The bedroom of a World War One soldier, killed on the battlefield almost a century ago, has been kept virtually untouched by successive owners of the house up to the present day.
The first thing that strikes you is the bed: too small for an adult, its old-fashioned crochet coverlet is something a mother would tuck in around her child.
Next to it, a bookshelf holds dozens of school textbooks – among them French literary classics and a schoolboy’s book of grammar.
This small, sunny room, at the end of a sloping wood corridor, captures the moment in a young man’s life just before he died; still surrounded by the memorabilia of childhood, yet already fighting – and dying – in a war.
Hubert Rochereau was 21 when he died on the battlefields of Flanders, an officer with the 15th Dragoons Regiment, killed in one of the last battles of World War One.
Propped on his pillow, memorial photo-cards show the young faces of him and his fallen comrades – one of them just 19 years old.
His parents, grieving for their only son, kept his room almost exactly as he had left it. Their only addition was a small bottle of soil from the Belgian field where he died.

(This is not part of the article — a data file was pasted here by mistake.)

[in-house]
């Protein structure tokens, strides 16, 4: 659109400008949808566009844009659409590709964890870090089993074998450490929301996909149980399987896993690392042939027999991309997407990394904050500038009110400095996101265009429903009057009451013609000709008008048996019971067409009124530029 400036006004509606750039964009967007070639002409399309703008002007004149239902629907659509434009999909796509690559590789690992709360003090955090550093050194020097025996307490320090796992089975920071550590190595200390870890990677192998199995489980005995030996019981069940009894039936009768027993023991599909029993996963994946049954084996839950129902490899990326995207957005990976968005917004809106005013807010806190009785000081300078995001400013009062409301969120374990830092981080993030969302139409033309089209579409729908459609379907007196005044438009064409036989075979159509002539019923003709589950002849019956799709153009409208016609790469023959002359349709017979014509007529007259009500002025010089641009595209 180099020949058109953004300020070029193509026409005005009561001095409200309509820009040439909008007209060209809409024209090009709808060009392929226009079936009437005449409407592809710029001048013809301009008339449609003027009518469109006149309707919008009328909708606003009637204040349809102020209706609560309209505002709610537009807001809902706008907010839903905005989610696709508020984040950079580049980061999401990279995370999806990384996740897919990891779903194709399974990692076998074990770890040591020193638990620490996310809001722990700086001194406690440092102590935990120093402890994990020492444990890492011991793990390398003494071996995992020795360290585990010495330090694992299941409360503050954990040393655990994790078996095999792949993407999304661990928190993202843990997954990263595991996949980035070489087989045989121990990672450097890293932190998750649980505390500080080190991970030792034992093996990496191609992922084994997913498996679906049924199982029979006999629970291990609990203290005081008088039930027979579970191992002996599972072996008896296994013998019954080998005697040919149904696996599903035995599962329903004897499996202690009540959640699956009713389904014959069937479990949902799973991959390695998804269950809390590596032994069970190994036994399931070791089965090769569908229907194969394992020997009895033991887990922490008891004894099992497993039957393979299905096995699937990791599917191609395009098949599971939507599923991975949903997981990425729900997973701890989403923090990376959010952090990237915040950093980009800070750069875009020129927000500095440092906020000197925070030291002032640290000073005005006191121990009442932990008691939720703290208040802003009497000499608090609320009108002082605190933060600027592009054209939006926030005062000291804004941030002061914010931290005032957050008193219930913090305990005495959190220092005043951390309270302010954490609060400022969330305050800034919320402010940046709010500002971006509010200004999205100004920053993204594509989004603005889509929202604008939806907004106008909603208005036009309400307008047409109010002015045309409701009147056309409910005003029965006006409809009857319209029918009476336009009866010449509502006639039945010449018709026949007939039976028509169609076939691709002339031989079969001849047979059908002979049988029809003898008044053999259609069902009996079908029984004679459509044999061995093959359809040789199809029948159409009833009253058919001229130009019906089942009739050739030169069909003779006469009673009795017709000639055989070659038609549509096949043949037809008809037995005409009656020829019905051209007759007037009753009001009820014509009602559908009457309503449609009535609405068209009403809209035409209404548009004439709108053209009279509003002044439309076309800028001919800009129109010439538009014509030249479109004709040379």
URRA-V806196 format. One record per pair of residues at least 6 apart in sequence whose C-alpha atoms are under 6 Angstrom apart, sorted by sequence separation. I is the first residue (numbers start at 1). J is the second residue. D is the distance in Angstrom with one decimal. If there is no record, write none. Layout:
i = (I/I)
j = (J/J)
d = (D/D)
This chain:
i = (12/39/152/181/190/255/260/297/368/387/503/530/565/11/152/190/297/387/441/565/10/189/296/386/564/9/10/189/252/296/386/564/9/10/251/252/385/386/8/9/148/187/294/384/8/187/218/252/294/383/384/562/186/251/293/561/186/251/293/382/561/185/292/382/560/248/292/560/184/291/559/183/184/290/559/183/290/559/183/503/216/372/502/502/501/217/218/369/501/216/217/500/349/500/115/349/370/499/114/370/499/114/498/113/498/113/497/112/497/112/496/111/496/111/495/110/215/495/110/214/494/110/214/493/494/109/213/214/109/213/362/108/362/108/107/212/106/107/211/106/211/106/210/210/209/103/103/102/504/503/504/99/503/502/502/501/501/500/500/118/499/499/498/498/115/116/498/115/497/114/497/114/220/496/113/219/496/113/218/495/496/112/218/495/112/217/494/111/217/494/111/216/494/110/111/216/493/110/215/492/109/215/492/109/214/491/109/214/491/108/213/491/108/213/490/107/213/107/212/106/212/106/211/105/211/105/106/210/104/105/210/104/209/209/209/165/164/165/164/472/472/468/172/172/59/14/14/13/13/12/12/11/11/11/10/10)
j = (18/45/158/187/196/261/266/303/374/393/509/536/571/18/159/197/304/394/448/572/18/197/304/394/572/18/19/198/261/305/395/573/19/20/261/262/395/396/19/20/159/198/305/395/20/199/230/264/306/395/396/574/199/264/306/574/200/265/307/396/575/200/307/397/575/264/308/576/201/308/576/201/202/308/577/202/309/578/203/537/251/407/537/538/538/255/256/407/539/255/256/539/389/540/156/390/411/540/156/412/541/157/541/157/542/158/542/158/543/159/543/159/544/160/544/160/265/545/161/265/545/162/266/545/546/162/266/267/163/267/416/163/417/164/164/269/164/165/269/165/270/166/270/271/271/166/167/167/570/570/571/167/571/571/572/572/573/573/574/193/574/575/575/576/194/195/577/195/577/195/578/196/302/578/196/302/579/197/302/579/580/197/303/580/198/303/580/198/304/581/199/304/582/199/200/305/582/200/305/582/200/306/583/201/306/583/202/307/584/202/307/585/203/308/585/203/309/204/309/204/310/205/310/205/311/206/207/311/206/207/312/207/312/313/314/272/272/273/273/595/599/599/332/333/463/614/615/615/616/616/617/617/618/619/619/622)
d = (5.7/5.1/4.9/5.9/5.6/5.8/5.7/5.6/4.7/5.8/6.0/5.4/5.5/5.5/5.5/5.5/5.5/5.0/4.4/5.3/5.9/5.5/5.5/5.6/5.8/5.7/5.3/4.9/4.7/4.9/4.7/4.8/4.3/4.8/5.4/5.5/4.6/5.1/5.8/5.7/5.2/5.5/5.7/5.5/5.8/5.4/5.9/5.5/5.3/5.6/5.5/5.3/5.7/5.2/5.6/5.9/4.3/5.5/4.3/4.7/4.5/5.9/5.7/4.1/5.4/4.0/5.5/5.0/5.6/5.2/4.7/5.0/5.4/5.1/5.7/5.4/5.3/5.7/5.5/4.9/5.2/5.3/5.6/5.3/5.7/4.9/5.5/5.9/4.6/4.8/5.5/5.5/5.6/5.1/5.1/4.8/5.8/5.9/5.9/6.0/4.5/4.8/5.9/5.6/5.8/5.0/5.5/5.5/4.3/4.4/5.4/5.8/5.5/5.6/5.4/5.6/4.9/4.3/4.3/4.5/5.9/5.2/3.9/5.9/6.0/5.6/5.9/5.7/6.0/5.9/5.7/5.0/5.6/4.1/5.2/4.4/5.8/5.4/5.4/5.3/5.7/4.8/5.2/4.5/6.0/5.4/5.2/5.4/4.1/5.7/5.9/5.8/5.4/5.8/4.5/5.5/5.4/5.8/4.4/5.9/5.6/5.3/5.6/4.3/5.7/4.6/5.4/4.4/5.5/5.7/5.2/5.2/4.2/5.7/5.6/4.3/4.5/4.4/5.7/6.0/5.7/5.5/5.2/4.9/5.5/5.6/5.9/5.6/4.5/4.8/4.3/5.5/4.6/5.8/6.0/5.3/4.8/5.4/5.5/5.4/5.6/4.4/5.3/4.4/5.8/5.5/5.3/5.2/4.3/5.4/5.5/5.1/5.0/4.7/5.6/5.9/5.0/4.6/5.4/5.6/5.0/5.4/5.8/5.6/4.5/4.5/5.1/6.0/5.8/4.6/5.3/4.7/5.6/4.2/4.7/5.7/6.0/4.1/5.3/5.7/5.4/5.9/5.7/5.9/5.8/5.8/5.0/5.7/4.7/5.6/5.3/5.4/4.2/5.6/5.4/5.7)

Successive custodians of this intimate museum have kept the tradition and, almost a century after Hubert was killed, his personal possessions are still laid out on his desk: two guns, two knives, and an opium pipe.
A metal tub of English cigarettes sits among them, the slim white cylinders still smelling vaguely of tobacco.
Mr Fabre has kept the room exactly as it was when he took it over, but says he has little idea about the man whose memory he’s preserving.
“I like to say I live in his house, but not with him,” he told me. “I don’t feel any kinship with him. He was young, a military officer, and I imagine him to be quite provincial, perhaps even narrow-minded. But it’s part of the history of the house, so I keep it.”
The creaking piles of books reflect the life of a young man just embarking on the world: pot-boiler novels with lurid covers are stacked alongside German language books, and a slim pamphlet, covered in brown paper, preaching the evils of alcohol.
After almost a century, Hubert’s blue uniform jacket, propped on a clothes-stand by the window, is falling apart. the sleeves almost totally eaten away. Black and white photographs pepper his desk, but no one at the house now remembers their faces.
A contract was written into the deeds of this old French manor house, stipulating that its future owners keep Hubert’s room as it is for 500 years.
The contract is not legally binding, and Mr Fabre says he’s not sure whether the room will survive another 400 years, but his little grand-daughter, giggling over an ashtray fashioned out of a horse’s hoof, tells us she for one would never change it.